Critics say many Virginia hospitals offer little charity care
The IRS grants non-profit status to hospitals that serve low-income patients, promise to provide charity care and free community programs. At Johns Hopkins University, accounting professor Ge Bai says that’s worth millions in tax breaks.
“They pay no property tax, no income tax, no sales tax," she explains.
Non-profit hospitals can also take part in a drug discount program called 340B. At the Pioneer Life Sciences Initiative – a think tank in Boston -- Dr. William Smith tells how that works.
“In the beginning the program functioned quite well. These were needy hospitals in rural and urban areas that treated a lot of patients for free, but hospitals soon discovered that they could buy drugs at a very low price and then if they can get an insured patient to come in the door, they can bill that insured patient for market price, and they can keep the difference.”
Richmond Community Hospital, for example, was making $100 million through the 340B program when it sold to Bon Secours in 1995. Bon Secours then began building satellite facilities in wealthier parts of central Virginia – attracting more insured patients who could pay full price.
“So on oncology drugs, if you can buy it for $25,000 and then you can bill the patient’s insurance company for $125,000 you’re making a substantial profit,” Smith says.
Over the years, Bon Secours also began paring back on the services it provided to low-income patients – closing its intensive care unit, for example, in 2017.
At Johns Hopkins accounting professor Ge Bai was not surprised.
“Some very financially healthy hospitals are actually not doing their fair share," she concludes.
She found, for example, that less than one percent of spending went for charity care at Carilion's Roanoke, New River Valley and Giles facilities along with Bath County Community and Warren Memorial.
The same study shows many spending less than two percent on low-income patients – among them Dickenson Community, Shenandoah Memorial, Martha Jefferson, Mary Washington, Southside Regional in Petersburg and Carilion Tazewell.
Not fair says Julian Walker, spokesman for the Virginia Hospital and Healthcare Association. He disputes Bai’s calculations.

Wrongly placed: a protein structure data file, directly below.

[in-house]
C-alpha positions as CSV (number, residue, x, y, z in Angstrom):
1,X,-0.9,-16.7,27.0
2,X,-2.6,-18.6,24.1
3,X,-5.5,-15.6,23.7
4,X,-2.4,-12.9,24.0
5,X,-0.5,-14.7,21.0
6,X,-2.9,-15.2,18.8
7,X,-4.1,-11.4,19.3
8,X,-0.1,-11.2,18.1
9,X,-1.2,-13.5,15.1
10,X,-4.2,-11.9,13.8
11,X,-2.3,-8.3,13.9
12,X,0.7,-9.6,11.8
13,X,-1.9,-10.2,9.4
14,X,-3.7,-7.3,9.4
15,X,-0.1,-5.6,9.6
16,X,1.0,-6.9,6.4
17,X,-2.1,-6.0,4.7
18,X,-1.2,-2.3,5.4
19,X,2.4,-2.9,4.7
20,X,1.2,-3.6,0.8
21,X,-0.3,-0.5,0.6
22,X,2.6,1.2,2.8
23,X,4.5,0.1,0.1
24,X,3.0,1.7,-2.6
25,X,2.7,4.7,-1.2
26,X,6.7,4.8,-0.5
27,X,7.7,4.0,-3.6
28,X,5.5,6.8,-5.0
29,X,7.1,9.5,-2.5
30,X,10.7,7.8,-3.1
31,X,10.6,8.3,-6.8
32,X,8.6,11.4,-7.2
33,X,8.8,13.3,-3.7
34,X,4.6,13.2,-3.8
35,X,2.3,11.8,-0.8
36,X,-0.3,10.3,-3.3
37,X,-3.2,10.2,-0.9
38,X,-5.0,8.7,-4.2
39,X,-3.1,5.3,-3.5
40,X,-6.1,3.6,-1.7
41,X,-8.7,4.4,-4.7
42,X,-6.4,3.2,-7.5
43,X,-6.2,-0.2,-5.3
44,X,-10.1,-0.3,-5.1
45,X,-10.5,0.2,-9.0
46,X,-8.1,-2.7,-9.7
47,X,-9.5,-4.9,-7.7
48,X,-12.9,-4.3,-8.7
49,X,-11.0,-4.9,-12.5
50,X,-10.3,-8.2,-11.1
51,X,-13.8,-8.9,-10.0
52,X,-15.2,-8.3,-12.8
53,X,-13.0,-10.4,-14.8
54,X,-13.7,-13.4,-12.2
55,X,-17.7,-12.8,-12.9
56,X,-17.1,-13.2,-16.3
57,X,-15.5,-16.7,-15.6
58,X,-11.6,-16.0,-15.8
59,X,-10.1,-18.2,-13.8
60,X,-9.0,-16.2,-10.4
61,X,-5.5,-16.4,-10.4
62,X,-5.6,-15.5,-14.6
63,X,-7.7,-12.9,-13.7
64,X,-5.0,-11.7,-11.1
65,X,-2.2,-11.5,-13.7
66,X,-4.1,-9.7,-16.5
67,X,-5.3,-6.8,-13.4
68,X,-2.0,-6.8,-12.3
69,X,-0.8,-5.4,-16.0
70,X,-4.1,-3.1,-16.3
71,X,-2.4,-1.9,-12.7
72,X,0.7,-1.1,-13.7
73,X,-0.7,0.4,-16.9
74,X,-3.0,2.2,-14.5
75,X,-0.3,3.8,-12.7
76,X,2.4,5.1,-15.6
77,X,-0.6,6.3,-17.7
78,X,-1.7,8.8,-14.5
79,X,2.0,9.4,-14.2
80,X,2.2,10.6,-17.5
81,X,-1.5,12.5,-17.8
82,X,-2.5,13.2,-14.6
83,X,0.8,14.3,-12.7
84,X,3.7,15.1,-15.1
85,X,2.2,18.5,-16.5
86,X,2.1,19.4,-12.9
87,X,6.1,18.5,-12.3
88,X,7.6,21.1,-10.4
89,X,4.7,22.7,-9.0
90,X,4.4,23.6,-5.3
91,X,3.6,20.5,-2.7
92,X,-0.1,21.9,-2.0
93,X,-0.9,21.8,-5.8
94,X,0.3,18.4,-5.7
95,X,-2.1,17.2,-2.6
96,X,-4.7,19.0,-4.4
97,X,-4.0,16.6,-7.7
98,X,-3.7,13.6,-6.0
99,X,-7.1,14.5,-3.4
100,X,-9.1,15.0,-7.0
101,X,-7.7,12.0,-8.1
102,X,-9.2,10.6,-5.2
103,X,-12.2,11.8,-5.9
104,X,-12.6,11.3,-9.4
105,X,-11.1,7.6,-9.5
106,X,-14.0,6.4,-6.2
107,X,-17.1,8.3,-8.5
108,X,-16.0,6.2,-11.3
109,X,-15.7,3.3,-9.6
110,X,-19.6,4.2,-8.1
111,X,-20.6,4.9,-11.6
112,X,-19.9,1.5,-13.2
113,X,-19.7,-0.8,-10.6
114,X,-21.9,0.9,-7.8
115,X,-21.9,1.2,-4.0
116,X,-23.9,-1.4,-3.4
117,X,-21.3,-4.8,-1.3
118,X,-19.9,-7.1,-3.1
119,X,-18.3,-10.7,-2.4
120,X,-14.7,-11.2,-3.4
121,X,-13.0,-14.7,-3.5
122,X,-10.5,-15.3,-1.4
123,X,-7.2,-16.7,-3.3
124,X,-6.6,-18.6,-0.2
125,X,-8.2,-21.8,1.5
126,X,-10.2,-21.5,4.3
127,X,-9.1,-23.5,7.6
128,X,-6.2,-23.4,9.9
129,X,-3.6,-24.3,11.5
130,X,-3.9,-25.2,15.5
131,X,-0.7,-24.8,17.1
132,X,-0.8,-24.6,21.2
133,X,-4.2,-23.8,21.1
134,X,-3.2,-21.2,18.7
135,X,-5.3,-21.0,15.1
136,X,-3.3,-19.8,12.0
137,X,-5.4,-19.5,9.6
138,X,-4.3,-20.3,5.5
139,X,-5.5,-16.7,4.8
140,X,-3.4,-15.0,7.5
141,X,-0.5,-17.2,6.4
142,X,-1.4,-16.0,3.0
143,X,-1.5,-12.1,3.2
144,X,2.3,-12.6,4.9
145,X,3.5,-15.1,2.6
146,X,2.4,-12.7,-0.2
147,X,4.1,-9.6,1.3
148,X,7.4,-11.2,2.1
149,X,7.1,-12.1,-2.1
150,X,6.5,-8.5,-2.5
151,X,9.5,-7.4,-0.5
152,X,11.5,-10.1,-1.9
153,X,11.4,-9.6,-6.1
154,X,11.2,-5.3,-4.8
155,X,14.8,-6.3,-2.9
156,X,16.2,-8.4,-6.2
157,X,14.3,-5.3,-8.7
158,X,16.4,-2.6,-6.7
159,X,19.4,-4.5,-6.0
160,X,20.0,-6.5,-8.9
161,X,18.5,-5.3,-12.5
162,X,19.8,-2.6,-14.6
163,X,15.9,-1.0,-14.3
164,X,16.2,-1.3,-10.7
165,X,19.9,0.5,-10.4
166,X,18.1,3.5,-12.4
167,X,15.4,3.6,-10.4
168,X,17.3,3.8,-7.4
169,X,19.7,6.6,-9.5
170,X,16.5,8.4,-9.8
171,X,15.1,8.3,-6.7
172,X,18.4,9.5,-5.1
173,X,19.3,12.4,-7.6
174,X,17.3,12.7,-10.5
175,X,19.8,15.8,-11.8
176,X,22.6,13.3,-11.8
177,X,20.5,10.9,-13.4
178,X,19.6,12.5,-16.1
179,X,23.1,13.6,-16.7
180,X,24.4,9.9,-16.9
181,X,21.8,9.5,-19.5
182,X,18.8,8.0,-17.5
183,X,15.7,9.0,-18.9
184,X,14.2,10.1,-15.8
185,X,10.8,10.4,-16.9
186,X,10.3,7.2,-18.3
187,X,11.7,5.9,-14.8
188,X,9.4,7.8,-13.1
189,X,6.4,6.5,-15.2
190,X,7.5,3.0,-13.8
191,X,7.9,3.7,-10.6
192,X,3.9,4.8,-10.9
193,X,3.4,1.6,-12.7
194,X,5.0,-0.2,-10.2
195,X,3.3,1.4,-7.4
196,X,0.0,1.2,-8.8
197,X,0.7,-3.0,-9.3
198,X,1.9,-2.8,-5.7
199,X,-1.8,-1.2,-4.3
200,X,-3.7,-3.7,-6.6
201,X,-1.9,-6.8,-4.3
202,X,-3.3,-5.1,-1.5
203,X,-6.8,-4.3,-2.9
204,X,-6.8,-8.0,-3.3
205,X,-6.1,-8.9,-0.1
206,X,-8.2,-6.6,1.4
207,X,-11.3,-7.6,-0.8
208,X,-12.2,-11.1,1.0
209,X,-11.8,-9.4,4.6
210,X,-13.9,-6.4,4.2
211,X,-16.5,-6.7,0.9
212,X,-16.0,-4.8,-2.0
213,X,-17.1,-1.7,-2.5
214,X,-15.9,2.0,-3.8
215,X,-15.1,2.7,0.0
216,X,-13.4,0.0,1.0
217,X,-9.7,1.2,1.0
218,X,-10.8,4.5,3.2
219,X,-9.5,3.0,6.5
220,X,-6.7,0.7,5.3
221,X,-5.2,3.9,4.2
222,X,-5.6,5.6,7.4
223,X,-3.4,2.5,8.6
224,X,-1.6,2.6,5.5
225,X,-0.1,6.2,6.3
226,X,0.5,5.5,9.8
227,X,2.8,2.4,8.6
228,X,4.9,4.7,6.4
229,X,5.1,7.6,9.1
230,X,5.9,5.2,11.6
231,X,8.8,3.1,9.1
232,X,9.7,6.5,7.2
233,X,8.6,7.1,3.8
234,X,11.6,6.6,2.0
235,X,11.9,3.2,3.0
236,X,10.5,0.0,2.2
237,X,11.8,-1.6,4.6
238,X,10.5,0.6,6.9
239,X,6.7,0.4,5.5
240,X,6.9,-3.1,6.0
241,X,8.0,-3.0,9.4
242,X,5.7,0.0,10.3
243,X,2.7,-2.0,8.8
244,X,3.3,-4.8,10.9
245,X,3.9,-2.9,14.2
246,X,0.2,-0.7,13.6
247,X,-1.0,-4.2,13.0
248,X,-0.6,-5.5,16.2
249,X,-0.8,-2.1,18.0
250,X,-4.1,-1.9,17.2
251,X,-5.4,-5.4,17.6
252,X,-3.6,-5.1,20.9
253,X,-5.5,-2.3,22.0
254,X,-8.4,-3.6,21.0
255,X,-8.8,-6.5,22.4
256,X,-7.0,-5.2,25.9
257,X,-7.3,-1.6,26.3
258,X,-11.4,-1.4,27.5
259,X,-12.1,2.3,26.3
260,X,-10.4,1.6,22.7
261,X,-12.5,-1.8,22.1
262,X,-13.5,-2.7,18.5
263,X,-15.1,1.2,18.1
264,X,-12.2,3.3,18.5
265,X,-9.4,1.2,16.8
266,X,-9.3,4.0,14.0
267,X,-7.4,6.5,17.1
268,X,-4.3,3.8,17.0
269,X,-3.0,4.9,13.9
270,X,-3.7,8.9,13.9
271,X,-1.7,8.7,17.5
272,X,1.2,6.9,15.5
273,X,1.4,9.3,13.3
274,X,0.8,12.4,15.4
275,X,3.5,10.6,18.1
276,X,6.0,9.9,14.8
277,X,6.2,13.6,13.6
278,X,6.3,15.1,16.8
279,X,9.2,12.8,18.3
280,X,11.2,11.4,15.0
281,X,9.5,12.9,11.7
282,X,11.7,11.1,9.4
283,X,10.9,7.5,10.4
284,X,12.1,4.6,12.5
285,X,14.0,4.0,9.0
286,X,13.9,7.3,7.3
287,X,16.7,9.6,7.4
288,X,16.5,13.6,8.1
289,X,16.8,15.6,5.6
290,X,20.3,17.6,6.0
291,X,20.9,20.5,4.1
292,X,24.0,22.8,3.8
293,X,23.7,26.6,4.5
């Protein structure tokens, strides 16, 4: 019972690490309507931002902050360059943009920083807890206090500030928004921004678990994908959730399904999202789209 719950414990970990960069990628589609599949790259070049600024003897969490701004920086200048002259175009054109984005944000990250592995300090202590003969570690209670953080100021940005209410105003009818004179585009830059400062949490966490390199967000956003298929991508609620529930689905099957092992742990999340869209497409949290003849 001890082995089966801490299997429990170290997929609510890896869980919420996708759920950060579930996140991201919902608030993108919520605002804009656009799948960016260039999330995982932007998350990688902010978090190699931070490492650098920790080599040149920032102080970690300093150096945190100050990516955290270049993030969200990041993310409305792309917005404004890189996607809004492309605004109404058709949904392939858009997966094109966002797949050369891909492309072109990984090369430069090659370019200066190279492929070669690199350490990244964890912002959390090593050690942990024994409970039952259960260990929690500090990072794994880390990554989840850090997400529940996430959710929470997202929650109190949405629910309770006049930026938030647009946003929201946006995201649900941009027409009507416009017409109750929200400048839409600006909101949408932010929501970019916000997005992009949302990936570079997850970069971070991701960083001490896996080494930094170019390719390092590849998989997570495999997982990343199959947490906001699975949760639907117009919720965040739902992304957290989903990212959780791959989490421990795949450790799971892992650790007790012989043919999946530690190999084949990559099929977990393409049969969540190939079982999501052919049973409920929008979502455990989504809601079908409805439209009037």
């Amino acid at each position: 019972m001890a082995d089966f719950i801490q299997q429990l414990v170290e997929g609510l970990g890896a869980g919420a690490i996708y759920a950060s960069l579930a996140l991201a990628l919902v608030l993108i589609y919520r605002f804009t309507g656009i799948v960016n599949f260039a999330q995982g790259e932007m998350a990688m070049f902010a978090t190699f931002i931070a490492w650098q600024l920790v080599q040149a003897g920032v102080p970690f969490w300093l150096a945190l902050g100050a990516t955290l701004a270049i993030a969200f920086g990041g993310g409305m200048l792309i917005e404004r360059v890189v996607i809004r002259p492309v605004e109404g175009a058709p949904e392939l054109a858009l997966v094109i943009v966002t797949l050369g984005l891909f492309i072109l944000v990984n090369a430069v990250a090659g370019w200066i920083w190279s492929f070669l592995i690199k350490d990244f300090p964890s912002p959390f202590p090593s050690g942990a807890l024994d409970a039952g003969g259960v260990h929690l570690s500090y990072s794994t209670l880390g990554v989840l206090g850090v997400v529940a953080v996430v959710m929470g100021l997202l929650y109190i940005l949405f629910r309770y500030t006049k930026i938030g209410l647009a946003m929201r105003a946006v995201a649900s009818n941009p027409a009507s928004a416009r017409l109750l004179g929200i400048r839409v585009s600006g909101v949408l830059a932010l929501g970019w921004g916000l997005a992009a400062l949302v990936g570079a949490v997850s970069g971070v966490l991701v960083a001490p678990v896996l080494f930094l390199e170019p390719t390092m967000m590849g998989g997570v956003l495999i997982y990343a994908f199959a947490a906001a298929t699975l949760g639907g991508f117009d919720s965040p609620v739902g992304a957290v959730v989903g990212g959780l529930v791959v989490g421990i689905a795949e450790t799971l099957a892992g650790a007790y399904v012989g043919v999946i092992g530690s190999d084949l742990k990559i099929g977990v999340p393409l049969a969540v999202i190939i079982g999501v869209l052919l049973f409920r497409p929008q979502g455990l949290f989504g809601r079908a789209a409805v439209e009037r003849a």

“There are many hospitals on here that they list as having profitable margins when, in fact, these are hospitals that have negative operating margins.”
He adds that fewer people need charity care, since Virginia expanded Medicaid to include them, and he reminds the public that hospitals agreed to pay up to 10% of the cost to expand Medicaid. In 2021, the bill was sizable.
“The amount was $415 million. In 2022 that amount exceeded $500 million. Because hospitals are funding Medicaid expansion, you are moving those individuals from someone who was eligible for charity care into a patient revenue category, because now some of their care is being compensated.”
Bai and Smith say there are still plenty of poor people who don’t qualify for Medicaid, and too few of them get free care. The expansion of Medicaid has helped medical centers financially, and they’re allowed to count some questionable expenses as charity.
“If they buy a van for example to transport patients around, and there happen to be some low-income patients on that van, is that charity care?” Smith wonders.
He argues changes are needed, but lawmakers are reluctant.
“Non-profit hospitals tend to be the largest employers in their district, and they’re very influential.”
So what kinds of reforms would lawmakers consider? Smith thinks they could at least tighten the IRS definition of charity care and require non-profit hospitals to publicly disclose how much of it they provide.